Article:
Overview – No change
The official population of the UK is c.66M, however it may well be higher, and according to government statistics there are 25 million homes (although our own figures show a higher number). So there are 2.6 people per house in the UK. Germany for comparison comes in at 2.2 people per house, the USA at 2.4 and Japan, (often characterised by very tight living conditions in its major cities) at 2.5 people per house. Of course there may be different styles of living in those countries, for example people living with their parents longer, or demographics resulting in smaller family units (which i’m not taking into account) this is simply a guide.
So it would appear that the UK is undersupplied in housing by at least 4% (if we want to catch up with Japan), if not more likely 10%-15% (if we want to catch up to somewhere near the USA or Germany). Which is roughly equivalent to either 1 million more homes, or 3.75m depending on which comparison you prefer.
The UK is currently building ~200,000 new homes per year, although the average over the past few years is closer to ~150,000. So it would take at a minimum, assuming a constant population level, five years for supply to meet demand. In reality, the population of the UK is increasing by about 400,000 people per year, so all of those new houses are actually going straight to new additions to the population.
Realistically for supply to meet demand, the UK, over a five year period based on the persons per house found in other countries, would probably have to produce close to 800,000 new homes per year over five years, or 400,000 over ten years. This is unfortunately very unlikely – in fact almost guaranteed – not to happen.
So supply is constrained, however so are incomes, thus the only logical choice for prospective home buyers is to either move further afield from their place of work (maybe buy transportation stocks?), or to rent instead. Additionally, the uncertainty around the housing sales market may encourage some people to either continue renting or start renting rather than risk a poorly timed or unaffordable purchase.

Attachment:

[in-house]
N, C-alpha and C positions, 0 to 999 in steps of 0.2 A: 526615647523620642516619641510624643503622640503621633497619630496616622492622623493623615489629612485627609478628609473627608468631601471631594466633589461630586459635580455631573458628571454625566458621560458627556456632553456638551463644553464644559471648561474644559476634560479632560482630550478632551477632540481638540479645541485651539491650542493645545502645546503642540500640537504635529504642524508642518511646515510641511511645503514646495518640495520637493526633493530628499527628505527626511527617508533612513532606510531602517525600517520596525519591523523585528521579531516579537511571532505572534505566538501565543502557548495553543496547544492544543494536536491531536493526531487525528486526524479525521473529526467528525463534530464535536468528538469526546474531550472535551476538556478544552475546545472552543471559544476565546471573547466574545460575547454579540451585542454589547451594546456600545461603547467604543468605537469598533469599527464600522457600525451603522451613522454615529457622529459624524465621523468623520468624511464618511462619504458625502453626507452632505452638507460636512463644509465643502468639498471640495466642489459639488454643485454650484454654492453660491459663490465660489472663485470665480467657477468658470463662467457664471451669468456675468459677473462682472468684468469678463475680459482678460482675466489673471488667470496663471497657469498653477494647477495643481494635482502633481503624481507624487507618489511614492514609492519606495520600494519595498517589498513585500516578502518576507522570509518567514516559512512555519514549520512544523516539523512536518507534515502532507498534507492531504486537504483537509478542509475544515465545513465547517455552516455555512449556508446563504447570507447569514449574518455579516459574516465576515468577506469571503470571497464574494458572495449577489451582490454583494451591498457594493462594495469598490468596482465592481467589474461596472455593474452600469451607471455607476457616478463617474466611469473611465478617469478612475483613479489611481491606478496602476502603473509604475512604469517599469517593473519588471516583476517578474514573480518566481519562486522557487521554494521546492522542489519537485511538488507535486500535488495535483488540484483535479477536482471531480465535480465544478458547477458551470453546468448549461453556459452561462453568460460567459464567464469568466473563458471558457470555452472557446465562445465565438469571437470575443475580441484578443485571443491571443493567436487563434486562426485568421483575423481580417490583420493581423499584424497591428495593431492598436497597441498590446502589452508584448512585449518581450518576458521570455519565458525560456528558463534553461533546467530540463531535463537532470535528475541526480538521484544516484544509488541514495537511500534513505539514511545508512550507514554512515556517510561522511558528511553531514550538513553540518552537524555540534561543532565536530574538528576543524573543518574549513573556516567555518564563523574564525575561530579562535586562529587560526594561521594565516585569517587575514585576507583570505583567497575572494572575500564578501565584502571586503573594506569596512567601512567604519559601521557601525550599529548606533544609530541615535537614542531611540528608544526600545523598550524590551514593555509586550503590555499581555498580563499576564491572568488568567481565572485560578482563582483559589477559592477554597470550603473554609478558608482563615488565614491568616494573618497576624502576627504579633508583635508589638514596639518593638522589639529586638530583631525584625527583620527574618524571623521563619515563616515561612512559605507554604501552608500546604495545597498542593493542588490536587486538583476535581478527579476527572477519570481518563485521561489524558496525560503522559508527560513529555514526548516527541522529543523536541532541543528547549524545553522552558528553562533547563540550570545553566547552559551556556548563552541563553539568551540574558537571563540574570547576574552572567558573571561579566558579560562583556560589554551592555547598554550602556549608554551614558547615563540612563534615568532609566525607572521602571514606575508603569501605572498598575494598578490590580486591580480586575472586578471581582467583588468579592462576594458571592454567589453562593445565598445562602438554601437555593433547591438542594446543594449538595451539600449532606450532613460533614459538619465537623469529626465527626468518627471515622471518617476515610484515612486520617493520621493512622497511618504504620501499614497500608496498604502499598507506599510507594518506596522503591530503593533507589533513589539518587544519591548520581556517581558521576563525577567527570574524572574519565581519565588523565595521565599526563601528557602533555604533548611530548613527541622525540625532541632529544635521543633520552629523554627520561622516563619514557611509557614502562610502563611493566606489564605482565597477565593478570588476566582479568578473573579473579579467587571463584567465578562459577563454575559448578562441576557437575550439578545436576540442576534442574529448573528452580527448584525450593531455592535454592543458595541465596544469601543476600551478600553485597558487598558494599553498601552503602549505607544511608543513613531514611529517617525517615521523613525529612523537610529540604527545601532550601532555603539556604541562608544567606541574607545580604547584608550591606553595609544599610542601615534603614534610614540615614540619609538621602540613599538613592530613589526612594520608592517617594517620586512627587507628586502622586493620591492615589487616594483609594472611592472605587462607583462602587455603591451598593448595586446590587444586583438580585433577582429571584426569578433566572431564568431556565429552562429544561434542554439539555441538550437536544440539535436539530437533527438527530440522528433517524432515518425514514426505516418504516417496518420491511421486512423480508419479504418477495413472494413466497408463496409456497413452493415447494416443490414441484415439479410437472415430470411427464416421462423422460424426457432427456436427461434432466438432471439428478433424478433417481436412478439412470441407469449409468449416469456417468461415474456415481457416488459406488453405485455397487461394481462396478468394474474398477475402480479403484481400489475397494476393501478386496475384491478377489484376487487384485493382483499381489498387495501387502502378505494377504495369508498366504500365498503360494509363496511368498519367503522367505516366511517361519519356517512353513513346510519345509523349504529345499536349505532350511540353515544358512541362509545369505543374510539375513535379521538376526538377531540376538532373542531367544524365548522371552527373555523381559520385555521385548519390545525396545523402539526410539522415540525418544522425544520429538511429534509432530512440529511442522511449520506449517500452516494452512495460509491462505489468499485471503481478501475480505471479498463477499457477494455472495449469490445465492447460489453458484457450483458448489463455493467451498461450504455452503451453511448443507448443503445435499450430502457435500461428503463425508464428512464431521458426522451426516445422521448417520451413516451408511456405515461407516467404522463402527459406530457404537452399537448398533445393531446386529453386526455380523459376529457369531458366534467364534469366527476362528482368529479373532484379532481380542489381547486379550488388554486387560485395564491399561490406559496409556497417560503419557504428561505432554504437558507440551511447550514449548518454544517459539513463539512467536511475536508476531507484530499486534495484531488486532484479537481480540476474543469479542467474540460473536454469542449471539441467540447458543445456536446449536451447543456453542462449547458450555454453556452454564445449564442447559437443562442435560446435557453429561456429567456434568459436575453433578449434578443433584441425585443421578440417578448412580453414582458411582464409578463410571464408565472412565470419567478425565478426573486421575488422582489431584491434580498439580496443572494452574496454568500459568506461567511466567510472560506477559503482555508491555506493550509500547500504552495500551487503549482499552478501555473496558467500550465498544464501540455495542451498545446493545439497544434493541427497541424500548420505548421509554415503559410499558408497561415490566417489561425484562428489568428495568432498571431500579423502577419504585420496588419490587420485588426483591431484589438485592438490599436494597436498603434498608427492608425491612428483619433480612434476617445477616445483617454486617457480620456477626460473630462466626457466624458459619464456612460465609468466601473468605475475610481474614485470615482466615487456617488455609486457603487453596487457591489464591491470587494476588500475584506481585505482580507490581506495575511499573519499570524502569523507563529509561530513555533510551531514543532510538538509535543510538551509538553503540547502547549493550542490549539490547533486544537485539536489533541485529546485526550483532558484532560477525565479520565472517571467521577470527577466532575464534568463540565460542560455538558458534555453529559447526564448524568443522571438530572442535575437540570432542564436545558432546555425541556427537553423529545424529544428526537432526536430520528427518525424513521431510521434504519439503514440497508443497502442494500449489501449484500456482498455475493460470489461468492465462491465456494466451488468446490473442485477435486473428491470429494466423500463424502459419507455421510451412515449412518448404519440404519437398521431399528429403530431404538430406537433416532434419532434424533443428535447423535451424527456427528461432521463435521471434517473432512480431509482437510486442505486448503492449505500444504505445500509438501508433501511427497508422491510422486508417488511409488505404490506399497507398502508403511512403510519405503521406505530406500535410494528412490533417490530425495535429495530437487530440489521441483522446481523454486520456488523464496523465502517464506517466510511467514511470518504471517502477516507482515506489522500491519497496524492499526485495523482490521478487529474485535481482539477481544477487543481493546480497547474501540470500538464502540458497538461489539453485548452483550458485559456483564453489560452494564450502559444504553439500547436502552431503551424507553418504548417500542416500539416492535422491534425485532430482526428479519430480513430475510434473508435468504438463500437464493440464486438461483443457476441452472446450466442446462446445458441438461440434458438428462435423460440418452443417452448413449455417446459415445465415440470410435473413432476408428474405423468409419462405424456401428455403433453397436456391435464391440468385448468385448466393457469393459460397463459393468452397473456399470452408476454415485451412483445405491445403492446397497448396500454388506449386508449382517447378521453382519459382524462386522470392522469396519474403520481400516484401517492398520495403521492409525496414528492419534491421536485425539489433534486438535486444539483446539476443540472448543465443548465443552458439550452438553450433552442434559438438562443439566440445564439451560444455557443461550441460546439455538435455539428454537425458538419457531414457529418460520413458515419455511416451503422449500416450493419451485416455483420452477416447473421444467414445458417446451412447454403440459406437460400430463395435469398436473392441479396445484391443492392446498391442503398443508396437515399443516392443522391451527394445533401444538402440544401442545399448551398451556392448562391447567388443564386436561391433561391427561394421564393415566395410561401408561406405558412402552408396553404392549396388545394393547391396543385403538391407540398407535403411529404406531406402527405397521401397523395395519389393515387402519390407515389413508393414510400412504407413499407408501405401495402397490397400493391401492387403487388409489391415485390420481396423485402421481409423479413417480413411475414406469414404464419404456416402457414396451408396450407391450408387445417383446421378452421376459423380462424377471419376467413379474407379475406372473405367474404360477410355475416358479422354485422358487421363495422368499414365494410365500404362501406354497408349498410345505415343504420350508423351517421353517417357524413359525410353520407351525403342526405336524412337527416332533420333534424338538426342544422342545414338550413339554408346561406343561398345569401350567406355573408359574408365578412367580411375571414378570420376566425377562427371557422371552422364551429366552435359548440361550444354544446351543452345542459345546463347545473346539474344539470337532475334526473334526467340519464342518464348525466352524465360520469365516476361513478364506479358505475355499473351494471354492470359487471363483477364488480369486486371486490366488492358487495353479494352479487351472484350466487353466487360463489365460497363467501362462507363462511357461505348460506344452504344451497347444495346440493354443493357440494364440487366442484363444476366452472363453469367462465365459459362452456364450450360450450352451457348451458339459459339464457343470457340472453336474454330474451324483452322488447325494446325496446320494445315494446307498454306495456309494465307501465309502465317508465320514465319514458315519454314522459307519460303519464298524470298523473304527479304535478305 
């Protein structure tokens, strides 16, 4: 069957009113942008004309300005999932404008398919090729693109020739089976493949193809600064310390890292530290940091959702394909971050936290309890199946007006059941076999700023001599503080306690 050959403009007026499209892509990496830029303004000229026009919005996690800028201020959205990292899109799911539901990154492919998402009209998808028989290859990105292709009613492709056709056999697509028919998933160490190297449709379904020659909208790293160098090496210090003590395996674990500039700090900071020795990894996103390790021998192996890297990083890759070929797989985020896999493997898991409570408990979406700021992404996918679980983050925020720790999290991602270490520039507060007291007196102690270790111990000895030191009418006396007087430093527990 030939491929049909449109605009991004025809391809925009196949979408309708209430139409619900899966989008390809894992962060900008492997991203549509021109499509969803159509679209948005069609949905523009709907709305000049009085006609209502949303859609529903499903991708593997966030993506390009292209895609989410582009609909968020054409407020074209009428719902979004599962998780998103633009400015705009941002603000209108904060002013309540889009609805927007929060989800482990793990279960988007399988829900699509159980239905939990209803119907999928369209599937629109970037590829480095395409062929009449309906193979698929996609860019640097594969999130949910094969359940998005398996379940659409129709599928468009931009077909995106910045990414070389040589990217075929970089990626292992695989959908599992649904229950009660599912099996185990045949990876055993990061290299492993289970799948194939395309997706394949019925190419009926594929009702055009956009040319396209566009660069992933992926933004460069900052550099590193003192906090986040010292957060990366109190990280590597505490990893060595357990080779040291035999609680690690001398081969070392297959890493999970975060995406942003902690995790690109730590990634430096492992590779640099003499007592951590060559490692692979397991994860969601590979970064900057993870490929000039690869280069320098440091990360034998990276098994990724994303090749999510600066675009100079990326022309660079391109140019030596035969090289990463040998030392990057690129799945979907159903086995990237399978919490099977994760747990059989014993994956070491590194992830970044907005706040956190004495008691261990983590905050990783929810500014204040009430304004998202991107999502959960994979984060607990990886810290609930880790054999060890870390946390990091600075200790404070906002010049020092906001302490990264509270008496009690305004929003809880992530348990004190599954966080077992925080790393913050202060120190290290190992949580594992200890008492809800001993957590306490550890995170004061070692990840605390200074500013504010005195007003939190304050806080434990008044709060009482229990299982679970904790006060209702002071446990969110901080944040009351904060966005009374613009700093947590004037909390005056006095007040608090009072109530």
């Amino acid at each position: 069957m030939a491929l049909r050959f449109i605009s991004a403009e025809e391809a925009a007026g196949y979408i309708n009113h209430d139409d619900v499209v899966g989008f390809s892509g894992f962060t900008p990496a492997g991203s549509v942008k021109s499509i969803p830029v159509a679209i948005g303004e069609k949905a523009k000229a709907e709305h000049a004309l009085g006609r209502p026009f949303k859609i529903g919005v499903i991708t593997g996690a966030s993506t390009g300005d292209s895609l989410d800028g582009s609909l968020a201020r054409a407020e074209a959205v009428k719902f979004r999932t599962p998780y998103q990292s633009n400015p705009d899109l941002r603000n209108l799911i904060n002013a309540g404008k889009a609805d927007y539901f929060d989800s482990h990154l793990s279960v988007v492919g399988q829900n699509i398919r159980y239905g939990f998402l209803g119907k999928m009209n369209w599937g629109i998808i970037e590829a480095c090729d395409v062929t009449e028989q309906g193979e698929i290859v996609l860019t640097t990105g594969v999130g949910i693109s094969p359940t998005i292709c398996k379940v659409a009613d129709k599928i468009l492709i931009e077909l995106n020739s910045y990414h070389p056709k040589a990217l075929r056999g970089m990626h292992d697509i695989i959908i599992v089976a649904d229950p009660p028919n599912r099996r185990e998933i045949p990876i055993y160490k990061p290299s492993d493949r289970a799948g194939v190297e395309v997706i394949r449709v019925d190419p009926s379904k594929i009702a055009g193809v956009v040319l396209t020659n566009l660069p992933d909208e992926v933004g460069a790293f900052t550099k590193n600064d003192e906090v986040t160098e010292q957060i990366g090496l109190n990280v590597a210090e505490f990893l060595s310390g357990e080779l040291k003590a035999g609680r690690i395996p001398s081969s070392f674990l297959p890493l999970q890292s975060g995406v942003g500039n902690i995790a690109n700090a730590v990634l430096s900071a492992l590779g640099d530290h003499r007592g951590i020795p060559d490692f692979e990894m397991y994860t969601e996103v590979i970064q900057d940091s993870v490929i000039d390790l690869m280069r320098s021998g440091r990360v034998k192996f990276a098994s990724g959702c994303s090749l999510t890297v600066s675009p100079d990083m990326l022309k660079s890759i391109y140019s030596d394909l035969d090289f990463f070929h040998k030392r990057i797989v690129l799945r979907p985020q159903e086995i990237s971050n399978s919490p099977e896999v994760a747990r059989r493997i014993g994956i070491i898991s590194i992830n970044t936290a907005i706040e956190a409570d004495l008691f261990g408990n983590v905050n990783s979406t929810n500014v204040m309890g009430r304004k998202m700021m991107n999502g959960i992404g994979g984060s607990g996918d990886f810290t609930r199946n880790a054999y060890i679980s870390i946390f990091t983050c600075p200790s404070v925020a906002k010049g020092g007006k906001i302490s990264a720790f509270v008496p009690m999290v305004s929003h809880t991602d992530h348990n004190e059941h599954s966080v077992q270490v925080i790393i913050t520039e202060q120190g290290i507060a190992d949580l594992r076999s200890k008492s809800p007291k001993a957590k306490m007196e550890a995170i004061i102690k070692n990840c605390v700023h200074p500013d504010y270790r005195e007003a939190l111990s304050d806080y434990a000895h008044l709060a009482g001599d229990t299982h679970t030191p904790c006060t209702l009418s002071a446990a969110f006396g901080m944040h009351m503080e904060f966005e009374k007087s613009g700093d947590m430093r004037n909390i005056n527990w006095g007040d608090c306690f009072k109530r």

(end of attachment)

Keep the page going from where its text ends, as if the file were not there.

Overview – Strong positive for ‘commuter towns’ and central renting locations, negative for central sellers.
This is a tricky one to understand, however sentiment can often drive markets just as much as, if not more so, than fundamentals. Individual sentiments and expectations, in aggregate create economic action. So what are those individuals expecting? Looking at the PMI (purchasing managers index) and the CCI (consumer confidence index) shows that while both are down somewhat over the year, neither is in a particularly different position to where it has been over the past couple of years. So the expectation in that sense is that next year will be much like the past couple of years.
Overview – No change
Why have property prices gone up in the past half decade? Did everyone suddenly get a lot richer? Did the population increase exponentially? Did half the supply of houses in the country disappear? Nope, two things happened, interest rates fell, and lending increased. However, at the same time, banks changed their lending requirements, generally forcing a requirement for higher deposits. Meaning that housing became very much dependent upon the ability to raise a deposit, and this was often found from the equity held in a property that is already owned.
While on average people have gotten somewhat wealthier, it hasn’t been by much, and arguably a large portion of the population isn’t better off than they were a decade ago. Recent economic figures don’t indicate that this trend will change, with some recent metrics marginally positive and others marginally negative, effectively cancelling each other out.
Meanwhile, the income-to-price ratio of most residential properties has already reached, or is in excess of, the maximum sustainable level. With that in mind I don’t see a huge change resulting from personal wealth and income over the year that lies ahead.
Overview – No change.
To sum up, we have the following results:
With all of the above in mind, I believe that the UK will see a mixture of different results depending on the location and property type. However in aggregate we’ll see modest price and rent increases primarily driven from the supply/demand imbalance, but constrained by limited changes in personal wealth and downward pressure from macroeconomic factors.
Let’s see what happens in 2019, who knows, I might actually be right!
© Treex 2020